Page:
- Check the padding on the straps – with all my electronics inside and a few books, my daypack isn’t much lighter than my main bag.
- Get a bag with two zips on the main compartment so you can add a padlock if needed.
- If you’re going on a lot of buses and trains, look at bags 15 litres and over – you’ll have enough space to carry a laptop, lunch, a fleece (the a/c in buses can get very cold in some countries), travel guide and reading book.
Do you need a separate handbag (or ‘about town’ bag)?
As I’ve mentioned, I do travel with a third bag. That’s because:
- I don’t want to carry my 20 litre (or even 15 litre) rucksack around town on a daily basis.
- I don’t want to keep emptying the contents of my daypack into my locker (passport, other valuables I don’t want to stroll around with) – it’s a pain and increases the chance that I’ll leave something important behind).
- I like something more casual (and girly) looking, especially if I’m off to a bar, club or beach.
- I rarely buy things as I travel but locally made bags are a nice, relatively inexpensive purchase that can give back to the locals and add some change to my possessions (which can feel repetitively samey after a few months).
- Not carrying a “backpacker-style” rucksack helps you blend better, reducing your risk of being targeted for theft.In the past, I’ve simply bought my “third bag” as I’ve gone along. Usually, they are cloth bags that can be washed and fold down easily for when I’m on the move.
Suitcase or Backpack?
If you’ve not been on a long-term trip before, you’re probably struggling with the suitcase or backpack conundrum.
Once upon a time, the decision was simpler – a suitcase was the staple packing item for holidays and backpacks were the preserve of those heading to India on the banana pancake trail. However, as airlines have started to charge for heavier, bigger suitcases and backpacks have become sleeker and smarter, there is a lot more choice. Here’s a list of the pros and cons of each to help you decide:
- Looking smart: Suitcases look much better when you’re turning up at a 5-star resort (if that’s something you care about).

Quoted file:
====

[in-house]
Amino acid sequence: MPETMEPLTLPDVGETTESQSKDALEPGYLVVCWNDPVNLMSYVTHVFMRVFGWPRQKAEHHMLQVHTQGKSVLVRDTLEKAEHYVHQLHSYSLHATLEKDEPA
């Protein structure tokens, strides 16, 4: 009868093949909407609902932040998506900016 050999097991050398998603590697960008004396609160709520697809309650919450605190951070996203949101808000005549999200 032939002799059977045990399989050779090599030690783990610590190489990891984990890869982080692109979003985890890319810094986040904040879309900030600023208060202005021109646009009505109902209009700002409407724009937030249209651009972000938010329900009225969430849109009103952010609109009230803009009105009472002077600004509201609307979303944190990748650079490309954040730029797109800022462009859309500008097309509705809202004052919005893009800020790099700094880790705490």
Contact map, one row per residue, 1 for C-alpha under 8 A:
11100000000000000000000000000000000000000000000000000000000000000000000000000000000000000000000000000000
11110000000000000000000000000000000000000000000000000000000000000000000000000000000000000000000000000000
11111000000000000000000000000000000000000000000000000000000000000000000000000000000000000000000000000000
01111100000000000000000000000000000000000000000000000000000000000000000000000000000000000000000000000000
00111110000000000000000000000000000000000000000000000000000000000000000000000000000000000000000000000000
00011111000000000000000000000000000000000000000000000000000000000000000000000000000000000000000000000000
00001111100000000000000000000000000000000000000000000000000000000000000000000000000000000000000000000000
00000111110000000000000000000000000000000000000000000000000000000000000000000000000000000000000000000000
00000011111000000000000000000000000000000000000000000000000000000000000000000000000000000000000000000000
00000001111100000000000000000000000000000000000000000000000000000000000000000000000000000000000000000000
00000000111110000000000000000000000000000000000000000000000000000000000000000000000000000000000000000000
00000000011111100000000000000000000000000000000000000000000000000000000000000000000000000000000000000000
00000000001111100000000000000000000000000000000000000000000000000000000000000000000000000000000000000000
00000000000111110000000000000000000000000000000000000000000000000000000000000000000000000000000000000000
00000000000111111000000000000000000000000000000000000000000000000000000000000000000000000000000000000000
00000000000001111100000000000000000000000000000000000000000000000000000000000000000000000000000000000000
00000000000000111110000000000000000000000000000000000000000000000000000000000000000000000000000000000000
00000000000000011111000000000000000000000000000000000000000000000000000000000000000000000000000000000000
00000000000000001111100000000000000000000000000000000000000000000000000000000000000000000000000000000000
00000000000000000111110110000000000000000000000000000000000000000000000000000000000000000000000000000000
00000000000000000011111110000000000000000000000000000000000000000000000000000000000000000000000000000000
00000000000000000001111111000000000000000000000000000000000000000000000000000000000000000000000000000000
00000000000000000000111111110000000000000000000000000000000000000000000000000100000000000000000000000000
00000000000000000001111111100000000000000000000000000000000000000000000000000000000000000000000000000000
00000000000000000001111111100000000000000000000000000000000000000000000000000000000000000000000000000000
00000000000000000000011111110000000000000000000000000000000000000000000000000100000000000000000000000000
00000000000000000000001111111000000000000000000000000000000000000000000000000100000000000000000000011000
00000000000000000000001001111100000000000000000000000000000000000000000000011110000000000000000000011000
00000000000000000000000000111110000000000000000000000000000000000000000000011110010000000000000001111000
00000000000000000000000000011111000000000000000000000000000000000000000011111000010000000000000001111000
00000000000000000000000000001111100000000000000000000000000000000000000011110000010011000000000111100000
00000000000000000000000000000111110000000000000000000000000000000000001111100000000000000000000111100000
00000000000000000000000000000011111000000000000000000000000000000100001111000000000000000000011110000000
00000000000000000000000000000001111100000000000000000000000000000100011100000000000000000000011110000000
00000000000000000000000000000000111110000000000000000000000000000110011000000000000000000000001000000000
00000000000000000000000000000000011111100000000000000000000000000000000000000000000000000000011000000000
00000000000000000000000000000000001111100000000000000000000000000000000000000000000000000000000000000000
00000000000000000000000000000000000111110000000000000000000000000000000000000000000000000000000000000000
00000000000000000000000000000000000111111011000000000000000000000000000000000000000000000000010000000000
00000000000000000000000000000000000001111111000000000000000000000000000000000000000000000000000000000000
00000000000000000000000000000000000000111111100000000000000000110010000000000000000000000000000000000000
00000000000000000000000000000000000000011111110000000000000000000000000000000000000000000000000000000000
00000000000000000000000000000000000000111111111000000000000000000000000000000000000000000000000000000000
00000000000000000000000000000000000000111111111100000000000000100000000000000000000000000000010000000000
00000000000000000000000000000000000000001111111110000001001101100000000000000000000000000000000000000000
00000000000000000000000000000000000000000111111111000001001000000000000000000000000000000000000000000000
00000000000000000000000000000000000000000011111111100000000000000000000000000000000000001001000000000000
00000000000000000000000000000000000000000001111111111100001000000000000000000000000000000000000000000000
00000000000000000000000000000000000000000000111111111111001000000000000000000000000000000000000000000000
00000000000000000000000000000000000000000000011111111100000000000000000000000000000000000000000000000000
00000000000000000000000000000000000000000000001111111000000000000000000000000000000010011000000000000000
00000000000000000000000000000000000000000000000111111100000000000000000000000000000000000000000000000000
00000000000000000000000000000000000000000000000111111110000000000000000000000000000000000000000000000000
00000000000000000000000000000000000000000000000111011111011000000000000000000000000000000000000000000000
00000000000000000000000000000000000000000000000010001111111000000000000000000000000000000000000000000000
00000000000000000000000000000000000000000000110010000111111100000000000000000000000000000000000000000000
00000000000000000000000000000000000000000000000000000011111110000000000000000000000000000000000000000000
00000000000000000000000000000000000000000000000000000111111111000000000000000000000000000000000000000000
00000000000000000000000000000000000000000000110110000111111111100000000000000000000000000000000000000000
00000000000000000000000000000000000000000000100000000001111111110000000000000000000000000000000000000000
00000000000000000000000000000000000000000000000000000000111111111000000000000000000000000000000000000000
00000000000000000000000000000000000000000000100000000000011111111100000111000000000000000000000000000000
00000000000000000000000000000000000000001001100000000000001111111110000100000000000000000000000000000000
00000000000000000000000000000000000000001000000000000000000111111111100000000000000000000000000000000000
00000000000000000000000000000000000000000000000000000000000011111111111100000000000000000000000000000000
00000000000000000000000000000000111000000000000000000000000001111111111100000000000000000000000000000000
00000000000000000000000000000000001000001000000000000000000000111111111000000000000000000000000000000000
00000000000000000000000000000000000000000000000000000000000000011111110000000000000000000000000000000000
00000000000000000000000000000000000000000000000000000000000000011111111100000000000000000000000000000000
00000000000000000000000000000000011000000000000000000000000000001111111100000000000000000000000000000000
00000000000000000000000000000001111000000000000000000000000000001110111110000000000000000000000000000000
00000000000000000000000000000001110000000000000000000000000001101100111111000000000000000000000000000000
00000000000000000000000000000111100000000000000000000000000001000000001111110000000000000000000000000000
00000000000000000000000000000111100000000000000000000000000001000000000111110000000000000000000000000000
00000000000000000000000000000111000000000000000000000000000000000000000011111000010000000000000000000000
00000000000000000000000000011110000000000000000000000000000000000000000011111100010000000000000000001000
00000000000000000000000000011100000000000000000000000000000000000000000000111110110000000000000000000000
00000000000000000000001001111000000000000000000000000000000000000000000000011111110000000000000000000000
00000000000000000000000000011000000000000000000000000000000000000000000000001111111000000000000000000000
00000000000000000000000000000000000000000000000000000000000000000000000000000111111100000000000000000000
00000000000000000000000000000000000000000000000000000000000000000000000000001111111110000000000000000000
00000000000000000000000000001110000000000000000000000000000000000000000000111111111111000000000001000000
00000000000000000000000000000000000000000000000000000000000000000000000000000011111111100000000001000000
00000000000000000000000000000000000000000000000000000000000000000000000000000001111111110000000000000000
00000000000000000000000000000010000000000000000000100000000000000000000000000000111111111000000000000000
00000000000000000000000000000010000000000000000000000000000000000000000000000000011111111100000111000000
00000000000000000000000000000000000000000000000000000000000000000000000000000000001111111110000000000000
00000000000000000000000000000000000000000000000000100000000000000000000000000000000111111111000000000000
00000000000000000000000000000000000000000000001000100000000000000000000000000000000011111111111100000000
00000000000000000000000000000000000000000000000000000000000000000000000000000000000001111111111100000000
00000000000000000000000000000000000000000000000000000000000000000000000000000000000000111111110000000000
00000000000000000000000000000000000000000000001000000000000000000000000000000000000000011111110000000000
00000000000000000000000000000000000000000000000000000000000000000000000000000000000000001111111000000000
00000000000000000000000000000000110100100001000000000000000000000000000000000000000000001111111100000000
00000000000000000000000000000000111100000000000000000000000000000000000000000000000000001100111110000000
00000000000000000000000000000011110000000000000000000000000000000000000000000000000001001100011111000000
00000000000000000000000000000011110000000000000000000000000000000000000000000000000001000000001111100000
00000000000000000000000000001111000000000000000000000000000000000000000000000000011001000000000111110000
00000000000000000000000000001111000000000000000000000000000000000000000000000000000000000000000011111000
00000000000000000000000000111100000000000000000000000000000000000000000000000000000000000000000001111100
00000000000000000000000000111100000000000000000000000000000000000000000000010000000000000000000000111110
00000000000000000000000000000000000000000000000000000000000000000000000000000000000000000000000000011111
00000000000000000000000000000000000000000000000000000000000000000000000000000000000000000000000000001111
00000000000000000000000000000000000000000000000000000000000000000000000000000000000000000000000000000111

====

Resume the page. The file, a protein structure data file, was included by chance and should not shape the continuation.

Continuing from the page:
- Packing heavy: Should you want to pack the kitchen sink, or similar, you’ll have a lot of space.
- Protecting your stuff: The hard sides offer better protection, particularly when they are being tossed around at the airport and you can usually lock a suitcase.
- Travelling over flat surfaces: wheels are incredibly handy when you’ve packed over 10kg of possessions and have some (flat-surface) distance to cover.
- Light packing: with a smaller shell to start with, you’re more likely to pack what you need than throw 23kg worth of stuff into a suitcase.
- Stairs and cobblestones: With the ability to sling it on your back, backpacks are much more stair friendly. Likewise, if you’re spending any time in Europe you can avoid the painful vibrations you’d get from pulling a case over cobblestones.
- Fitting into smaller spaces: under bunks on sleeper trains, in lockers and in overhead compartments on buses – you’re going to have more flexibility when travelling with a backpack
- Low cost airlines: avoid the fees of checked baggage by taking a carry-on backpack. Even if you check your backpack, it’s likely to be lighter (and therefore cheaper) than a suitcase.
Overall: suitcases are great if you’re going to one or two destinations or somewhere upmarket where you need to pack a large range of items. Think: package holidays. Backpacks, on the other hand are best if you’re going to multiple destinations travelling on a budget.
Tips for buying a suitcase
- If you travel a lot, spend as much money as you can to get the highest quality you can – I’ve seen suitcase handles snap and wheels roll down the road. Buying a replacement at your destination can lead to an expensive and poor choice of replacement. (If you travel rarely, a cheaper suitcase will probably do).
- When checking for quality, pull the handles, look at the seams, drag your potential purchase around a bit and make sure your zips are YKK or otherwise well branded for the best quality.
- Check the weight of the case empty – a lightweight frame is going to make all the difference when you’re packing a large amount of stuff. It can make the difference between putting your back out or not!
- Get the smallest suitcase you can – it’s tempting to think “the bigger the better” (it’s common to have separation anxiety when you’re leaving most of your possessions behind, and we can tend to compensate by packing on a “just in case” basis). However, the bigger the case, the heavier it will be.
- Never buy a case that is likely to weigh over 23kgs when fully packed – you will have airline fees every time.
The only suitcase I possess is by Antler and although I haven’t used it for a couple of years, it’s light, robust and worth every penny.
Well, they’re my tips for picking the best backpack for travelling. Do you have any other suggestions? Leave a comment below.
(Osprey Meridian provided courtesy of Osprey.)